HARARE — Zimbabwe’s 2014 harvest for the staple maize rose 82% to 1,46 million tonnes, enough to meet annual domestic consumption for the first time since 2003, when foreign aid groups started providing food to the country, a government report showed yesterday.
The country has struggled to feed itself since a plunge in agriculture production which critics blame on President Robert Mugabe’s seizures of white-owned commercial farms in 2000 to resettle blacks.
Zimbabwe produced 798, 596 tonnes of maize during the 2012 to 2013 season, but better rains and grants of free government seed and fertiliser to rural farmers boosted output this year, according to the Agriculture ministry’s crop assessment report. The report put Zimbabwe’s annual consumption of cereals — maize, sorghum and millett — at 1,42 million tonnes.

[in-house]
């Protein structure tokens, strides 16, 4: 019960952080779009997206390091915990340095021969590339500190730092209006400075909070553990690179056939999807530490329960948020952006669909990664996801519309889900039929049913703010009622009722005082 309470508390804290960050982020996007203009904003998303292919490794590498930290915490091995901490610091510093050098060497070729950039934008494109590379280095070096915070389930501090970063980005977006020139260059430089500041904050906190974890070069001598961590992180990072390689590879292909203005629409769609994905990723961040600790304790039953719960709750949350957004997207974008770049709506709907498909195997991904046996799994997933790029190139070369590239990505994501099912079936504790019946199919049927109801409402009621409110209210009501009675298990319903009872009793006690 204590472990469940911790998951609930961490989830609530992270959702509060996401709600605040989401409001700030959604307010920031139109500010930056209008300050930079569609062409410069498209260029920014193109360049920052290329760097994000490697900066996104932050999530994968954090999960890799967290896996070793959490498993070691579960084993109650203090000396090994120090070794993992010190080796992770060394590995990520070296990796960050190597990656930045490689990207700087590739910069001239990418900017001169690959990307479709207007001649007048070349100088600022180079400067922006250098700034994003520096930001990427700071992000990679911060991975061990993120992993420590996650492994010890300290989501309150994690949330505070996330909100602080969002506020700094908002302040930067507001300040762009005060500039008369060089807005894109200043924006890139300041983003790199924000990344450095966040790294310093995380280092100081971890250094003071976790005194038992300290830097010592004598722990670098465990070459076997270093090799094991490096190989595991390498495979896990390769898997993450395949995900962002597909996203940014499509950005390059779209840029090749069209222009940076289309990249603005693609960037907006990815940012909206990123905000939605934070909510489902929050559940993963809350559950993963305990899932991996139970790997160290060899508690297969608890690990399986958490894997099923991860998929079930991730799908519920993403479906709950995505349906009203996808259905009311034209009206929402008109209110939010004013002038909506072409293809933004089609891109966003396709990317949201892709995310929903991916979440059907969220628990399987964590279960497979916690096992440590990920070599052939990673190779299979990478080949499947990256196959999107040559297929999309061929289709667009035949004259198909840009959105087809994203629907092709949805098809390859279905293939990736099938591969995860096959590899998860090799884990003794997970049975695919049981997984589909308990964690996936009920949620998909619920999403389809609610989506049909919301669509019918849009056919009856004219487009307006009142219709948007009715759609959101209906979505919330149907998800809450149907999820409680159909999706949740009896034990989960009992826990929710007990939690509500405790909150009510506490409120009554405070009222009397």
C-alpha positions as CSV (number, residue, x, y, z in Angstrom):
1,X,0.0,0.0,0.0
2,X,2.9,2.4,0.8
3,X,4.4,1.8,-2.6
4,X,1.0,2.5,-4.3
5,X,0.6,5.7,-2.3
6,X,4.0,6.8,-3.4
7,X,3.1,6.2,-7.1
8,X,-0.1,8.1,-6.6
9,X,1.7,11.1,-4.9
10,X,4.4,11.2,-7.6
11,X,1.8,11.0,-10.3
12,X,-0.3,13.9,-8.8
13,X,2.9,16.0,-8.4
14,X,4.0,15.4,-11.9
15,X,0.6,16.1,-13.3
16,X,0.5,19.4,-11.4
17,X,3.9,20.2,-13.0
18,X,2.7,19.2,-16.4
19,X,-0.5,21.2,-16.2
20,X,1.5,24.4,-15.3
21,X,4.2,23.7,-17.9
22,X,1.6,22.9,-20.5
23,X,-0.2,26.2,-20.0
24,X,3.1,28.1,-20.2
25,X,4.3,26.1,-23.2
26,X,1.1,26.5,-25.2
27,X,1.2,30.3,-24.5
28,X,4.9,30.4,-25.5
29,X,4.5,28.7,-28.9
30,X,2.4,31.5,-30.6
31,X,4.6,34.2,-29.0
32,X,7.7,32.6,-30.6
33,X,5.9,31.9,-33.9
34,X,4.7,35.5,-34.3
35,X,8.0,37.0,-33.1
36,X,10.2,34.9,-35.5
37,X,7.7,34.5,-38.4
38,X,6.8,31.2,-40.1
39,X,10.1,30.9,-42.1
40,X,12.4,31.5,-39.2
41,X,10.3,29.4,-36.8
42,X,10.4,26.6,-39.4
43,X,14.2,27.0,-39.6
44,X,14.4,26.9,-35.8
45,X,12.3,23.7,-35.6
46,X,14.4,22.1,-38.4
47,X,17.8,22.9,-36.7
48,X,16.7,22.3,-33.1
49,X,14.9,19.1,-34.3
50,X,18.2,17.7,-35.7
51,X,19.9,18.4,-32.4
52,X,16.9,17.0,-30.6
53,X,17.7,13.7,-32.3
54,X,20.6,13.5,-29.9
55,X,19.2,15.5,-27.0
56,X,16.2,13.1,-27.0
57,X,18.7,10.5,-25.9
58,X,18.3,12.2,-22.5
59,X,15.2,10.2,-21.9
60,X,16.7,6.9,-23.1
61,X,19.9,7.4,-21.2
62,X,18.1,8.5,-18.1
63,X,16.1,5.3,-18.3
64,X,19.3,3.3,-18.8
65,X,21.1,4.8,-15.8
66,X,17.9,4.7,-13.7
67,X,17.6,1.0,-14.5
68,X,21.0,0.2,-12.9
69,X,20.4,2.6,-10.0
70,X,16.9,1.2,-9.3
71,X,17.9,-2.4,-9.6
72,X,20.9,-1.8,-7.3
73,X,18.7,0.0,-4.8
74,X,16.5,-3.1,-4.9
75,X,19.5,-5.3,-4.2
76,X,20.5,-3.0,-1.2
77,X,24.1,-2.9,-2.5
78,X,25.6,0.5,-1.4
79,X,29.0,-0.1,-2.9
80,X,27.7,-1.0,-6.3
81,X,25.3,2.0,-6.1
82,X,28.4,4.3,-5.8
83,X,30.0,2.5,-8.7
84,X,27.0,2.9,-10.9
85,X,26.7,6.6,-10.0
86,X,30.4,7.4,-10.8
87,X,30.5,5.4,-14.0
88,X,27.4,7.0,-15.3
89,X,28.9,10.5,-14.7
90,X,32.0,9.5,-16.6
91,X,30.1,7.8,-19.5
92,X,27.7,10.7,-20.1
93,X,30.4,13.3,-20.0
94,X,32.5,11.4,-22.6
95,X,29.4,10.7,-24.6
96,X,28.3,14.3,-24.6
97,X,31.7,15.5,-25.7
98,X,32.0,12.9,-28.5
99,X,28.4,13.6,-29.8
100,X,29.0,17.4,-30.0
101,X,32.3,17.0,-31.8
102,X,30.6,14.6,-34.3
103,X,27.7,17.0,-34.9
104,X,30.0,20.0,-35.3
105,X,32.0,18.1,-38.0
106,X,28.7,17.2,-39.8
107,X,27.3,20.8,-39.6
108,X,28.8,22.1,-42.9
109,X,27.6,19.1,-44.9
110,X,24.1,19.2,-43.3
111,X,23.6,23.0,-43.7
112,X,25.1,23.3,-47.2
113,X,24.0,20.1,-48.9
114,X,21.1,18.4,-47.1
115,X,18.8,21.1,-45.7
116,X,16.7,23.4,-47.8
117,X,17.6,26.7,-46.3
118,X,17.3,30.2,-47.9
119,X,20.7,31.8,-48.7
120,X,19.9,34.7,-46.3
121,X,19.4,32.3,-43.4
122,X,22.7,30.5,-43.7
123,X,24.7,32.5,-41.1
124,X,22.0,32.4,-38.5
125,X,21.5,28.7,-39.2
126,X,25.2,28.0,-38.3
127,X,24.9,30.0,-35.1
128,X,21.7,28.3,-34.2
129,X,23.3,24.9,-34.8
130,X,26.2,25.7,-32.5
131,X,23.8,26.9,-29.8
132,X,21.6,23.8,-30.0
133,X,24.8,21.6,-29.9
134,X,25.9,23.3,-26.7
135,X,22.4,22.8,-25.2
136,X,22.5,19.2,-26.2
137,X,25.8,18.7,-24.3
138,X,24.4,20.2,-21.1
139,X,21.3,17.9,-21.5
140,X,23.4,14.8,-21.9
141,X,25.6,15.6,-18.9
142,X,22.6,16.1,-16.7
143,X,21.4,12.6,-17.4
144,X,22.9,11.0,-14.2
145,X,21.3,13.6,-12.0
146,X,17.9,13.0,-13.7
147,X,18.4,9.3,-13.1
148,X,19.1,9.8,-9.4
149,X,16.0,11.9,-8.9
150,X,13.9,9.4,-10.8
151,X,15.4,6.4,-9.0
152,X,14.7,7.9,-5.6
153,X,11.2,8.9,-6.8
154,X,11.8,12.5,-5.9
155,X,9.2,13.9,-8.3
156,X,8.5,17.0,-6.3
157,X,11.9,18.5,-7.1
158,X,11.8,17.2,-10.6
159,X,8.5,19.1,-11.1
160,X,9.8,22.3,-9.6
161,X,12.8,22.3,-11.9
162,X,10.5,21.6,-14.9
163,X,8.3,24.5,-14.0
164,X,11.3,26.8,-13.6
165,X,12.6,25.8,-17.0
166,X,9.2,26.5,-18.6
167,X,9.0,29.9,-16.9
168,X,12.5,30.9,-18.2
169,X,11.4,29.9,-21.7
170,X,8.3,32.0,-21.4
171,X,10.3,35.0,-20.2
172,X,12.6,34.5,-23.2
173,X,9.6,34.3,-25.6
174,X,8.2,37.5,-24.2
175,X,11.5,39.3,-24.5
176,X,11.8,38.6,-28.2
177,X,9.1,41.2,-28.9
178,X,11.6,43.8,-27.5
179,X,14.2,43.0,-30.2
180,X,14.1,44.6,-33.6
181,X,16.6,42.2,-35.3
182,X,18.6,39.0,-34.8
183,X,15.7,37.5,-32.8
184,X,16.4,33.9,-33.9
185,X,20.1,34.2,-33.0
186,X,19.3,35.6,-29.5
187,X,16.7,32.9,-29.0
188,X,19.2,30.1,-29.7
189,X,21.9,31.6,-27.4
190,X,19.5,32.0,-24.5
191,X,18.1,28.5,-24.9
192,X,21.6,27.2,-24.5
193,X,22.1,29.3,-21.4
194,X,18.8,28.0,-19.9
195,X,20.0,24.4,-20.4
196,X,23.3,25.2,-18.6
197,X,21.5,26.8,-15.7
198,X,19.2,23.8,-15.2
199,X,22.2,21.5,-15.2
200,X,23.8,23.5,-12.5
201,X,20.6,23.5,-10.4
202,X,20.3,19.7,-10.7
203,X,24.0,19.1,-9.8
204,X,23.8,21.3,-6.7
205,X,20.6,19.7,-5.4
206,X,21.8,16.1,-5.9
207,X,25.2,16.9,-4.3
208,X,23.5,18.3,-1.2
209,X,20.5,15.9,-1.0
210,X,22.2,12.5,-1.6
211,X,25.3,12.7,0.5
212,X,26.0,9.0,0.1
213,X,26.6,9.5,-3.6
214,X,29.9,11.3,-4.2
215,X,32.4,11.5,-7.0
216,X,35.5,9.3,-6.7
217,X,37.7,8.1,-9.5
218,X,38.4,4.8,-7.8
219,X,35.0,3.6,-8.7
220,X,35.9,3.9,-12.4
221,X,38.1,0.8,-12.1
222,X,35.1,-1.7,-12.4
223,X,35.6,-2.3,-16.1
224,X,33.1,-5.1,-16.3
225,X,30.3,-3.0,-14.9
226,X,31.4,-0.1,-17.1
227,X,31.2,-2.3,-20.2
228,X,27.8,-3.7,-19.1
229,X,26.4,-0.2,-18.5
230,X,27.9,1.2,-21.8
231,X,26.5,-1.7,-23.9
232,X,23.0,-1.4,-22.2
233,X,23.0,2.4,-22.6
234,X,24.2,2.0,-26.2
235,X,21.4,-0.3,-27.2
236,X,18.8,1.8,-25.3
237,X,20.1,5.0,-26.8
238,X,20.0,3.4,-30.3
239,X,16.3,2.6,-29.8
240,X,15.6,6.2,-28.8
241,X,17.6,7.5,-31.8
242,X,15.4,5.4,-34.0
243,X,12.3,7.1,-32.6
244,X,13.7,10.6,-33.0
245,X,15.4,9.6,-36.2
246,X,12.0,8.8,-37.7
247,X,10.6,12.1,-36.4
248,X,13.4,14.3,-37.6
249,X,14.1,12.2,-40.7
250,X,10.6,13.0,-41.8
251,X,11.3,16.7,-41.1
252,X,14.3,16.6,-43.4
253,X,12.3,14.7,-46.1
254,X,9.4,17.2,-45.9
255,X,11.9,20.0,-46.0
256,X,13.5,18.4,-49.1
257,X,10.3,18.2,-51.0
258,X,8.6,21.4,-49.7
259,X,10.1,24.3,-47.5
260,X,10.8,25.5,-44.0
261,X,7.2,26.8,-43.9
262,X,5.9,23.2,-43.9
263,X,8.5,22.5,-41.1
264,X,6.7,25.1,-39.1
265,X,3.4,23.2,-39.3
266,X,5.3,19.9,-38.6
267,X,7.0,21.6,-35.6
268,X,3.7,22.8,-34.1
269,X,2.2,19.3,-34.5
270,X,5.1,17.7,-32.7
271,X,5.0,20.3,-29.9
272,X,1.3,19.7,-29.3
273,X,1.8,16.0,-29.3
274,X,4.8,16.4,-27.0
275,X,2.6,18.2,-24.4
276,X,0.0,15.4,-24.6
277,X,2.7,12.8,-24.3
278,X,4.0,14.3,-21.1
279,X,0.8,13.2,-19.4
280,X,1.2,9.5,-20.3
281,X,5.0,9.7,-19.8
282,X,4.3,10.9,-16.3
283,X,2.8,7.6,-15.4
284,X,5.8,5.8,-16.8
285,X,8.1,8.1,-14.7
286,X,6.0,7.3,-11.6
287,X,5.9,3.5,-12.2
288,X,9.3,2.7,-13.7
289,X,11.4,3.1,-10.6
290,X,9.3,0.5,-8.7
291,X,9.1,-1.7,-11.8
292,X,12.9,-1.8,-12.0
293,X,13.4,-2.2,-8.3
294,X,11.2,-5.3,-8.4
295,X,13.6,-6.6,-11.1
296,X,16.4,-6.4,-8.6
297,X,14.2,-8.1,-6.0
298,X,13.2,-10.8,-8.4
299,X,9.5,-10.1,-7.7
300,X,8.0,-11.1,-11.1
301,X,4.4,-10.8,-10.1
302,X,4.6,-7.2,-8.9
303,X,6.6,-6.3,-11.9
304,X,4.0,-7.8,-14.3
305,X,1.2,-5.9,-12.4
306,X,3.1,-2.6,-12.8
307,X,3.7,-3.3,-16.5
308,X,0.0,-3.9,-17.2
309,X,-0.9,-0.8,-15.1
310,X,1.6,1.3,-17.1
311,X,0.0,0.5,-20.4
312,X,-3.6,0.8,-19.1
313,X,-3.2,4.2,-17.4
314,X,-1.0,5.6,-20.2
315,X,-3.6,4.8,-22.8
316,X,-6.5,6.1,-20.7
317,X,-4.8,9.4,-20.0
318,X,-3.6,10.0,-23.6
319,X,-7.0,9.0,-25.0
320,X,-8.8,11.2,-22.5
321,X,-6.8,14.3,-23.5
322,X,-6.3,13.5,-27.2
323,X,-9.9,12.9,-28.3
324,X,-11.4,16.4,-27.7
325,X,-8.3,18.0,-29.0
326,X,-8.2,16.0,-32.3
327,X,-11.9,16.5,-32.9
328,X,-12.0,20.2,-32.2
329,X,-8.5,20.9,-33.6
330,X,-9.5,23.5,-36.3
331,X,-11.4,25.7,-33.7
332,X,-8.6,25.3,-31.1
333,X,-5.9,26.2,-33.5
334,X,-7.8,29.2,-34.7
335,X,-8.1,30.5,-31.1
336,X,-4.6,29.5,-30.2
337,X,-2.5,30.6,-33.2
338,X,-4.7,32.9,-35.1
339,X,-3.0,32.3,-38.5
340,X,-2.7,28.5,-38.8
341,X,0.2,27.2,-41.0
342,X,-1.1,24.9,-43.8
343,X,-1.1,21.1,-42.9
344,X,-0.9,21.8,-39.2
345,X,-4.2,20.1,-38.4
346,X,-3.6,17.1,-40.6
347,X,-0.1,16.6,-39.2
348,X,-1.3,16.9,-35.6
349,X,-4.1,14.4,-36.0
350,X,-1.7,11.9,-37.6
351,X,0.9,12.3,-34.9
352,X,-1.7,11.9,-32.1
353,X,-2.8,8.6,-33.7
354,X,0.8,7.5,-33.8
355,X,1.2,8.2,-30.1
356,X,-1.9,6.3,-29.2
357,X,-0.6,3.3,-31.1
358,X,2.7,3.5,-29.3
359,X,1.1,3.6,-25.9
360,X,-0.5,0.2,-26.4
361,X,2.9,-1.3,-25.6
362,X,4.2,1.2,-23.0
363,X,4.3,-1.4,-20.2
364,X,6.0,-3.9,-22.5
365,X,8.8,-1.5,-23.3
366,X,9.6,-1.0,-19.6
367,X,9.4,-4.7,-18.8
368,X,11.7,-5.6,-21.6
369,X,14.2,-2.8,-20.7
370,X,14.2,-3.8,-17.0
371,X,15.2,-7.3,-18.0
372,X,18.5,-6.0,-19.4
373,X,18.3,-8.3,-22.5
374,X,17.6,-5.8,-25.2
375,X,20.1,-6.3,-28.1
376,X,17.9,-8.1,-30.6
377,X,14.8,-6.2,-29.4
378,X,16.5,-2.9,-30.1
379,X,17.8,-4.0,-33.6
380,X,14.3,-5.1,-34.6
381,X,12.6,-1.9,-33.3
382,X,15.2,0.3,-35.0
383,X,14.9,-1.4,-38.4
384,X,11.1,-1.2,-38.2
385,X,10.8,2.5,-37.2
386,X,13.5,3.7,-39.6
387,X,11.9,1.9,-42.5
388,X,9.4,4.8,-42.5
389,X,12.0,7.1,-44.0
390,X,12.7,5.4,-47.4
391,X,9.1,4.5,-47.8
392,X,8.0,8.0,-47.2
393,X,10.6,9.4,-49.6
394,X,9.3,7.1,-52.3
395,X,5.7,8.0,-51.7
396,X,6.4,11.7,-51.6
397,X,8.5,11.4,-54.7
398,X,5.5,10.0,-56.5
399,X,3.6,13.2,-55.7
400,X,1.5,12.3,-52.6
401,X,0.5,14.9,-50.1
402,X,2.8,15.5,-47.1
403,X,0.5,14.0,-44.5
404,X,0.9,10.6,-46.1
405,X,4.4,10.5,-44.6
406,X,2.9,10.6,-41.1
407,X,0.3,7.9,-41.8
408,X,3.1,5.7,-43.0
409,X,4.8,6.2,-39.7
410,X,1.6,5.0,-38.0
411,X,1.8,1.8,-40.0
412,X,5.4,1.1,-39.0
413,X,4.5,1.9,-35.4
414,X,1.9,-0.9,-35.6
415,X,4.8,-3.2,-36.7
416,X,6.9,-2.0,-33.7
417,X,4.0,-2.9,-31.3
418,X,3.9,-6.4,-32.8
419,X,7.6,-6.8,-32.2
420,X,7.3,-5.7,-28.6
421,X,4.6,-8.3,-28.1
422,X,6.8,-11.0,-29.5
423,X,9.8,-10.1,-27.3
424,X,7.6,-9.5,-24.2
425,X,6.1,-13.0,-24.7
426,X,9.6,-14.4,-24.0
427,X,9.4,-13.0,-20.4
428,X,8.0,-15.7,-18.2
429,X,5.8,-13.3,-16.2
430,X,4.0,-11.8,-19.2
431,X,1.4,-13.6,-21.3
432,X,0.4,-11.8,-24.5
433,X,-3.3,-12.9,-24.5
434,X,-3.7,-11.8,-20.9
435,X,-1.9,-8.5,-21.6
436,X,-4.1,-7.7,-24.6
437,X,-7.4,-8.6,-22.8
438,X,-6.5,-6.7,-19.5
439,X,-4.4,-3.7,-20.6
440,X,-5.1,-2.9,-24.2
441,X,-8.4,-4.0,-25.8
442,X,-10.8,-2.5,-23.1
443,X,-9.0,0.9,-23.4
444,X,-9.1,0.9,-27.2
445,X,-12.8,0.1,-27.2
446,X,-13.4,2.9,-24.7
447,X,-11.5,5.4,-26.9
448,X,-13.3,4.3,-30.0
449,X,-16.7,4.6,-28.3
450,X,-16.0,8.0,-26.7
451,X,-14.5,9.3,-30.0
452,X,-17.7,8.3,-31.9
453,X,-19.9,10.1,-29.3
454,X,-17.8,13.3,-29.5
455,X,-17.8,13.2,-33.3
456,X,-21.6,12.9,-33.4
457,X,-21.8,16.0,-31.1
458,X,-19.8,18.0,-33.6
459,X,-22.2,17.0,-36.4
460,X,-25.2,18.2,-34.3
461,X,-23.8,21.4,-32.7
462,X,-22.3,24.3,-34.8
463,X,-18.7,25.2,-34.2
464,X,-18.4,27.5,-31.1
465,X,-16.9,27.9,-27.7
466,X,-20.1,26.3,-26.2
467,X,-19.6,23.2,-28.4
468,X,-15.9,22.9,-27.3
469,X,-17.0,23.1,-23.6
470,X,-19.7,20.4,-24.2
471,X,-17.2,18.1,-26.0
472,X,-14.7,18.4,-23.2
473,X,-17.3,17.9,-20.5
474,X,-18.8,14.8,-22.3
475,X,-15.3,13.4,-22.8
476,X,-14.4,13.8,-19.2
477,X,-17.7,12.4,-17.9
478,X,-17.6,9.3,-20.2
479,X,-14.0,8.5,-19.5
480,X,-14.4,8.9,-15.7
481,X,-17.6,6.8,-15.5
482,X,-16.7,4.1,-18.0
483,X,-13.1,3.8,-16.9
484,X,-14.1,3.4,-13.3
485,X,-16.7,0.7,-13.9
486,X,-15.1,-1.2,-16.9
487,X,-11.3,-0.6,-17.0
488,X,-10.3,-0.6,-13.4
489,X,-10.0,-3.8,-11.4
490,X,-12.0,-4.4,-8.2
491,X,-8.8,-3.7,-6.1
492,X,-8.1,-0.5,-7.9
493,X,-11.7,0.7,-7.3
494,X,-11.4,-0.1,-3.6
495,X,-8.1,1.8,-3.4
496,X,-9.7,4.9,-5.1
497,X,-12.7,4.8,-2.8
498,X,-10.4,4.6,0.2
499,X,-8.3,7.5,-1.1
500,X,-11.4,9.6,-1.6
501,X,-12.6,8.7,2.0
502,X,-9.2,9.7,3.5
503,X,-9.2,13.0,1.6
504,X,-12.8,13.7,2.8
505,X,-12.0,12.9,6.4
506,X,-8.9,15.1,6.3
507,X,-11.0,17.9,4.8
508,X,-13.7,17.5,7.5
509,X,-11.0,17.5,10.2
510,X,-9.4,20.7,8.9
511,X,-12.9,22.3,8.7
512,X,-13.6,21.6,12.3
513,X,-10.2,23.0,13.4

Total cereal production for the November-April summer farming season was 1,7 million tonnes.
The harvest is good news to many rural Zimbabweans who in January were facing the prospect of hunger after the United Nations World Food Programme cut its assistance to one million people due to lack of funding.
The United States Famine Early Warning Systems Network (Fewsnet) said as a result of the above-average harvest, maize prices in areas monitored by the group had declined by up to 27% when compared with the same period last year.
“Most households in Zimbabwe, including the very poor, are experiencing minimal food insecurity.
“Most households are accessing cereals through (their) own production, as a result of this year’s above-average harvest,” Fewsnet said in its latest report.